“The Power of Us” | Educational Resources

Explore the companion PBS LearningMedia for The Power of Us below. See a variety of teaching resources, activities, and discussion questions for the film, ideal for middle school and high school age students that encourage students take a deeper dive into the film’s topics.

Grey Water Recycling | Power of Us

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Learn how climate change is affecting the water supply in this video from Power of Us. Climate change is affecting weather patterns, making some areas dryer. In California, teenager Shreya Ramachandran noticed the harmful effects of droughts, so she designed a system for households to reuse grey water. Grey water is water that has been used gently for cleaning and can be reused for other purposes. Instead of regular soap, Shreya used soap nuts, a plant that is often used to clean clothes in India. Support materials include an introduction to grey water from Shreya’s organization The Grey Water Project, a water filtration activity, and discussion questions.

Students Fighting Climate Change | Power of Us

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Learn how students are taking action to help with climate change in this video from Power of Us. In September 2019, climate strikes took place in cities all around world. One of the leaders of these strikes was Greta Thunberg, a student from Sweden. Many of the participants were also students. Concerned about how their lives will be affected by climate change, young people have been pressuring governments to take more actions to protect the environment. This video also shows the exhibit a group of college students made to inform children about the risks of climate change and how they could help. Support materials include discussion questions, support in designing a climate action plan, and a project that guides students as they make infographics about climate change.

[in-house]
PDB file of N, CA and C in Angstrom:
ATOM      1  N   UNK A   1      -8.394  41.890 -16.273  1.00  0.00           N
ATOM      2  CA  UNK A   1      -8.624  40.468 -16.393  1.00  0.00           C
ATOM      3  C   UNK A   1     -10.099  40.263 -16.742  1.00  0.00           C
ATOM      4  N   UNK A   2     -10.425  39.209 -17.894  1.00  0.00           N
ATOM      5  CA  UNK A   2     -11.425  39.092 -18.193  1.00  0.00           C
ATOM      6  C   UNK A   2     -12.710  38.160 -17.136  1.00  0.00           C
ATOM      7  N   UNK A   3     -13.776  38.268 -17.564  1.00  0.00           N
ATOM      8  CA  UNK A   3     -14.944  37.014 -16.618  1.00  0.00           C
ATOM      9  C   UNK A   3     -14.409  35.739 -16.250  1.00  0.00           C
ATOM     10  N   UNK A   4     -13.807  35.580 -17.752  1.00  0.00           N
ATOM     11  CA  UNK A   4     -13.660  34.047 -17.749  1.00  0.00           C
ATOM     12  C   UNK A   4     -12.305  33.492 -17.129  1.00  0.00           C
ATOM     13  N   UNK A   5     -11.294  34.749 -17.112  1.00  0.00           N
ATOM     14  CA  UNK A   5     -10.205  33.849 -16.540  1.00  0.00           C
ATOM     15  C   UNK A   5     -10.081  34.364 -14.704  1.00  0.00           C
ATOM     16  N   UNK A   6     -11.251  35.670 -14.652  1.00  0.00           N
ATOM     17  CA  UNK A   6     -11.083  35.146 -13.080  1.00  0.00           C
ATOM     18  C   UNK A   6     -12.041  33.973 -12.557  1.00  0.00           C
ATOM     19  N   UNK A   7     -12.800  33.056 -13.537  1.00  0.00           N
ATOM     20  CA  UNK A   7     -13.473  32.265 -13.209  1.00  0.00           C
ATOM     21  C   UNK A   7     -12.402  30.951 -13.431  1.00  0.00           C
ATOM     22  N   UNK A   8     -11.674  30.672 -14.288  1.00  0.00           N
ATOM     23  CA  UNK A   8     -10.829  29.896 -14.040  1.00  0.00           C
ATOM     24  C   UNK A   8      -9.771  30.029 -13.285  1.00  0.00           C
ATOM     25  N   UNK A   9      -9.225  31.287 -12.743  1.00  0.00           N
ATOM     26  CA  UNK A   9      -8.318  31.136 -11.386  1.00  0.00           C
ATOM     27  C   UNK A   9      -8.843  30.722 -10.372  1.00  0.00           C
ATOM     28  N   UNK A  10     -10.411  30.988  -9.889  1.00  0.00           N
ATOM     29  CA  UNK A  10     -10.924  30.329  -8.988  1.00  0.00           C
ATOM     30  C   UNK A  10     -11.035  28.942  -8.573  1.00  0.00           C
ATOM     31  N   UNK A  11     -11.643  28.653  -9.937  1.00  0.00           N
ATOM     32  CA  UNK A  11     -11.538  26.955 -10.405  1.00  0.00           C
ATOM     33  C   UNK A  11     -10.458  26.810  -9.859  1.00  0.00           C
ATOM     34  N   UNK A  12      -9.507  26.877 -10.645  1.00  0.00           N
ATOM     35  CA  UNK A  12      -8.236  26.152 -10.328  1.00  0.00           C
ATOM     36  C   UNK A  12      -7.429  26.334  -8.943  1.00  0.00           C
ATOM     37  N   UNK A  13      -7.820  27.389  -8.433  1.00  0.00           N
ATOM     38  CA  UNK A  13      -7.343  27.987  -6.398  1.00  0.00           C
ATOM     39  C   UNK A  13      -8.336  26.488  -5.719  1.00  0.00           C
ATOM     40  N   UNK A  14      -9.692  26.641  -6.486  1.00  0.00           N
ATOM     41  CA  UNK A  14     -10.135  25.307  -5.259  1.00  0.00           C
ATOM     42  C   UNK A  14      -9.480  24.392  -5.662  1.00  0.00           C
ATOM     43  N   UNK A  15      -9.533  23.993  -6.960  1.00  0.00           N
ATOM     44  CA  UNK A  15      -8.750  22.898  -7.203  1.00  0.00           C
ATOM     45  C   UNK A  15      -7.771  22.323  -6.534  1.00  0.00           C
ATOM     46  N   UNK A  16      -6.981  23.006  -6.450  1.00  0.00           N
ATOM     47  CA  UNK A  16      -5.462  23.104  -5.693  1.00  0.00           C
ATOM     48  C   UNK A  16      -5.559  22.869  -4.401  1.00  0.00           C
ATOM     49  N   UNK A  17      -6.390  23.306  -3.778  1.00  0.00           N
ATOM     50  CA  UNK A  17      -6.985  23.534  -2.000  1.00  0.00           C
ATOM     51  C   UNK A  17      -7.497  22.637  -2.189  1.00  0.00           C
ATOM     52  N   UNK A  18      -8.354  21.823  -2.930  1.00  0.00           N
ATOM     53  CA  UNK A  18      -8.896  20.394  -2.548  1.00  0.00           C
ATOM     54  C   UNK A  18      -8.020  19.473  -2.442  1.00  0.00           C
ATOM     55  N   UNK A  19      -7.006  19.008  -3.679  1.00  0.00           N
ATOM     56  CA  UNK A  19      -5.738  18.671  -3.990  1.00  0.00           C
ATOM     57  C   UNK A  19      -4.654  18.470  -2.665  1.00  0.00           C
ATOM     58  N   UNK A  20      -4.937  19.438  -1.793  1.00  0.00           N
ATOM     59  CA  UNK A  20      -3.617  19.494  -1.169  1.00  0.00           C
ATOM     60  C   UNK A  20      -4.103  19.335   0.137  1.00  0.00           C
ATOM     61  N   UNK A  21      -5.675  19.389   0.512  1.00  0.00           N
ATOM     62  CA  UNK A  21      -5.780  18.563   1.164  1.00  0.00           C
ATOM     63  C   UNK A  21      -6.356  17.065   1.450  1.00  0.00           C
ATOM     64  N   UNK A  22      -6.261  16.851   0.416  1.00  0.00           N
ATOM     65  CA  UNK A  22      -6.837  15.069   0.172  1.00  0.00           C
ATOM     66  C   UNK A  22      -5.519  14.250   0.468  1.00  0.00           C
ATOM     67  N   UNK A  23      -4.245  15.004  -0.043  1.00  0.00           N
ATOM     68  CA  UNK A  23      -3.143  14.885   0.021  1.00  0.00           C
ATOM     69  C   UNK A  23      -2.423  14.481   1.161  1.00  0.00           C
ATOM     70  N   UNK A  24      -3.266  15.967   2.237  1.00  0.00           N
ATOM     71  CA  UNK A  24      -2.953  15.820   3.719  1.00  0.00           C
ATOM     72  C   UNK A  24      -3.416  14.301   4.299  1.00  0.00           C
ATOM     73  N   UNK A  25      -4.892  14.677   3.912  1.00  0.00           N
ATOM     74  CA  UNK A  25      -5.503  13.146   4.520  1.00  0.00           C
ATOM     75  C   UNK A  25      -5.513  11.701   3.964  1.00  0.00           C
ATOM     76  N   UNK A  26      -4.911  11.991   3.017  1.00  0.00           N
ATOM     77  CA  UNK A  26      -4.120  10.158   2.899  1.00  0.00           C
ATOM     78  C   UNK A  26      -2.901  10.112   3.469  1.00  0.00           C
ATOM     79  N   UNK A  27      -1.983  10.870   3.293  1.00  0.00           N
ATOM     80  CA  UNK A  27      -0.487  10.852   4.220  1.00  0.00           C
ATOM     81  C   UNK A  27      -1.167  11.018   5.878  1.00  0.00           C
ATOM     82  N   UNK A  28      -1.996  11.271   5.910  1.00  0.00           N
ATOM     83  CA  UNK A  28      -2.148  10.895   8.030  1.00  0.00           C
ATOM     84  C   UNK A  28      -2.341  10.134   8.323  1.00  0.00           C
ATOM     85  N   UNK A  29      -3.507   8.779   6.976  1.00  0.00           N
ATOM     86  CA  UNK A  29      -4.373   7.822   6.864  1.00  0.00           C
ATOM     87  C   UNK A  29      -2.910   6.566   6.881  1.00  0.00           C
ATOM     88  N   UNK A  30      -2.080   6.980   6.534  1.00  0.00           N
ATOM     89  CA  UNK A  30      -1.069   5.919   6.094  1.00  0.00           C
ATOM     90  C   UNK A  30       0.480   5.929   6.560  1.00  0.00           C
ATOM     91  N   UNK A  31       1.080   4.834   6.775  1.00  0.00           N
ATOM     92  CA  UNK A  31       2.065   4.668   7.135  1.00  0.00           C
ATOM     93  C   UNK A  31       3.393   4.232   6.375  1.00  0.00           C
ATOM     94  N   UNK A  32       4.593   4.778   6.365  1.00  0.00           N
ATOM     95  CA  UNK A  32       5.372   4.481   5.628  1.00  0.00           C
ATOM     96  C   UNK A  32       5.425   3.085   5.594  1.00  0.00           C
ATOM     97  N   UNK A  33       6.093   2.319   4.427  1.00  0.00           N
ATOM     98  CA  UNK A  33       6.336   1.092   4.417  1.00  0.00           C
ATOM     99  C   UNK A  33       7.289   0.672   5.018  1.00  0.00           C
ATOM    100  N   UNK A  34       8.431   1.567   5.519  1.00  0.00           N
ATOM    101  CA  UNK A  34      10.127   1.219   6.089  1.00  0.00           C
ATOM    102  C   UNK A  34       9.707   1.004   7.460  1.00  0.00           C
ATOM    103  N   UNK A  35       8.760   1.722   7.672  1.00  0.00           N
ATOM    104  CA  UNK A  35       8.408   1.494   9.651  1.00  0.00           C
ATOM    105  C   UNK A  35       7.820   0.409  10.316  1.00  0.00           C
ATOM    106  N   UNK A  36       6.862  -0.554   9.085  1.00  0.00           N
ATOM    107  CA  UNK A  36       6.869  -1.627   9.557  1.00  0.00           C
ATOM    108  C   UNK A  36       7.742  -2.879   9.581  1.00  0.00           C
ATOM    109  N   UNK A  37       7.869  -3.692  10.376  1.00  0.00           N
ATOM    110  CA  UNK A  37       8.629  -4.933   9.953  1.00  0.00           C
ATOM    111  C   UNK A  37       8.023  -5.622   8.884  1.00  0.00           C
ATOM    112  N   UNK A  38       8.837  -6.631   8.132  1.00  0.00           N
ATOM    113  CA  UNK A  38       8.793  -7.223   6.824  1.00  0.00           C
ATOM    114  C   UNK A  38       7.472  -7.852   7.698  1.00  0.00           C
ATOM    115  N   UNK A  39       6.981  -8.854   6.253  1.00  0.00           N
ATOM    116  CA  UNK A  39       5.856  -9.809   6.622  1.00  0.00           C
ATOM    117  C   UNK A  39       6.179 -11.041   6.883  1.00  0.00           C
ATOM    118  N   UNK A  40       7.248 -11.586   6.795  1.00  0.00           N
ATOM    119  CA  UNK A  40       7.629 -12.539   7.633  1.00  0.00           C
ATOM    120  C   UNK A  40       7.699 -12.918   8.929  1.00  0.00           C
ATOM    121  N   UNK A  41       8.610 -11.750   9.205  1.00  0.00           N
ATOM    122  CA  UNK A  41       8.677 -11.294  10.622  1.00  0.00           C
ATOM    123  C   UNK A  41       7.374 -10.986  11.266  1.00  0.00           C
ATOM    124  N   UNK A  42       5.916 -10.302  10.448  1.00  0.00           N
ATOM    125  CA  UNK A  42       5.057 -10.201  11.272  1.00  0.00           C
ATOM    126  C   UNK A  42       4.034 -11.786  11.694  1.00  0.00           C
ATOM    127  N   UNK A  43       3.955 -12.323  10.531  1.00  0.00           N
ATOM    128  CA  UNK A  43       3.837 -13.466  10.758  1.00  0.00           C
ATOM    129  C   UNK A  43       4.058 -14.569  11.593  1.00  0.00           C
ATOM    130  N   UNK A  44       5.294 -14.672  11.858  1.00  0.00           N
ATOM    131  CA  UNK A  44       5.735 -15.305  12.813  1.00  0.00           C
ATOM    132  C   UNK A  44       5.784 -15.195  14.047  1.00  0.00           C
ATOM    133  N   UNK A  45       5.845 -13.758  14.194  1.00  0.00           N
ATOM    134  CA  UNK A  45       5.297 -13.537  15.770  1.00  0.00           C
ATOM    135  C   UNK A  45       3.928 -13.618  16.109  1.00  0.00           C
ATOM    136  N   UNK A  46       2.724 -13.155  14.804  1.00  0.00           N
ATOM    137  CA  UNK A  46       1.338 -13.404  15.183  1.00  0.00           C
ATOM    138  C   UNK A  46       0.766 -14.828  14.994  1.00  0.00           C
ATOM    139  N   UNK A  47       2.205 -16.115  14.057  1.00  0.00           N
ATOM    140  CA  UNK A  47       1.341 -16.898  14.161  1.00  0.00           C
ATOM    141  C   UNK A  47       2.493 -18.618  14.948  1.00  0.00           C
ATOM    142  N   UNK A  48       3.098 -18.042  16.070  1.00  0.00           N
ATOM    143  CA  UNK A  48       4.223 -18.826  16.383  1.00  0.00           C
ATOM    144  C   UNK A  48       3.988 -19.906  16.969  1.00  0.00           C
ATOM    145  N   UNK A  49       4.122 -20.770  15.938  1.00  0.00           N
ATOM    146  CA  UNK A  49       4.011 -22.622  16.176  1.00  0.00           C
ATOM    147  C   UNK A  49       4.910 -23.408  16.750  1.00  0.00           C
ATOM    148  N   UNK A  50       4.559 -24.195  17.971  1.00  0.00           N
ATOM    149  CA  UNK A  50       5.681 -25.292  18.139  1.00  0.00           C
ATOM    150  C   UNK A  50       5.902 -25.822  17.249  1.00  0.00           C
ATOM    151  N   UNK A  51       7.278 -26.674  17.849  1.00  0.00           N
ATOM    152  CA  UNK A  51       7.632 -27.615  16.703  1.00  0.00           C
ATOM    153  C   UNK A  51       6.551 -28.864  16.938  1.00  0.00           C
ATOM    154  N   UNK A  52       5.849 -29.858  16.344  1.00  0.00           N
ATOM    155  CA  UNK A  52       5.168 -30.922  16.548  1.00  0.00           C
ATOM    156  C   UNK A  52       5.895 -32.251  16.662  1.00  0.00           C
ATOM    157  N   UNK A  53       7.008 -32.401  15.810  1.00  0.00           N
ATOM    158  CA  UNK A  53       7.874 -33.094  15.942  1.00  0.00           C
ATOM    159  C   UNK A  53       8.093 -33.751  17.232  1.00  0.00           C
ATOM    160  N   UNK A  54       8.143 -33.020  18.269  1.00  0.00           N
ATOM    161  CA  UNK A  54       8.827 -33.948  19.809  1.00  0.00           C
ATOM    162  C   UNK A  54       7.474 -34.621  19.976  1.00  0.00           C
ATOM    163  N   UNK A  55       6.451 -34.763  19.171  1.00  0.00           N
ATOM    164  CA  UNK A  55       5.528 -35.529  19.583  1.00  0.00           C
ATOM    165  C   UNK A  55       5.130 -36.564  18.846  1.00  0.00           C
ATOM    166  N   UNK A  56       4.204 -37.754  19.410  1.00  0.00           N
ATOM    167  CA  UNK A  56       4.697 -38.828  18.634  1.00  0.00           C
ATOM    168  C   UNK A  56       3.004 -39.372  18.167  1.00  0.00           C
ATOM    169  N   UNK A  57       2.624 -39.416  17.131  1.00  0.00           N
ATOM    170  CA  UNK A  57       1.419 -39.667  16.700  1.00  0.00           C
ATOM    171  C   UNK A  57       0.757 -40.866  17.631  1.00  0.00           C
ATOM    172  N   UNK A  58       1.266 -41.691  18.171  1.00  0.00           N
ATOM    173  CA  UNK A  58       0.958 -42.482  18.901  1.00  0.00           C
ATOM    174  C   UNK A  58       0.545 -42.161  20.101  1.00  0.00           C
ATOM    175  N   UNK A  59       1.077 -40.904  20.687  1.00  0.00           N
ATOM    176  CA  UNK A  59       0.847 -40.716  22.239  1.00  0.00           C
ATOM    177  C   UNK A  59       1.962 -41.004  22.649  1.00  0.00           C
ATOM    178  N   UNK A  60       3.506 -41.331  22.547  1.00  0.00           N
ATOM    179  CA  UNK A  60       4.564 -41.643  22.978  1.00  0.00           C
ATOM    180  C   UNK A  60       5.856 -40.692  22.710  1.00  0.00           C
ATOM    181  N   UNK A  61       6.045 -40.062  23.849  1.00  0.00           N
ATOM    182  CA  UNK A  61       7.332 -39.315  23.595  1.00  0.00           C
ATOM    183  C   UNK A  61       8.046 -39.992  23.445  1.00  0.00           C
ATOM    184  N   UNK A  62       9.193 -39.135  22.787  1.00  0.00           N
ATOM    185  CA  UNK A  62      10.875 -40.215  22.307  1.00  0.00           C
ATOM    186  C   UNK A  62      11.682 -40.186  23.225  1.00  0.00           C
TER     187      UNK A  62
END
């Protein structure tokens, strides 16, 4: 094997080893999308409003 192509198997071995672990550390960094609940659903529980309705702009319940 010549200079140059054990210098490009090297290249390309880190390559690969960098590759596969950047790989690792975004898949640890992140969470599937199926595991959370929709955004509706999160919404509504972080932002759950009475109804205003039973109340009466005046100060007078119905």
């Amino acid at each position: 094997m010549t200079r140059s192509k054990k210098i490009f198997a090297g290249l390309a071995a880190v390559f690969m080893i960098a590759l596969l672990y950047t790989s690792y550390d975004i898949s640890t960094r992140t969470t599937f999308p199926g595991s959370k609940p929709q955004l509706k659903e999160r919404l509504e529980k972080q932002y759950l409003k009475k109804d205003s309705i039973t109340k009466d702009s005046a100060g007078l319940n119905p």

Climate Change and Extreme Weather | Power of Us

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Learn how climate change is related to extreme weather events in this video from Power of Us. Scientists explain how the number of extreme weather events, like hurricanes, droughts, and heatwaves, have increased as the climate has changed. Students affected by wildfires in California talk about their experience and show the destruction the fires caused. Support materials include discussion questions and an activity that focus on local climate change challenges and solutions. Additional activities focus on researching data about different weather events and differentiating between whether and climate.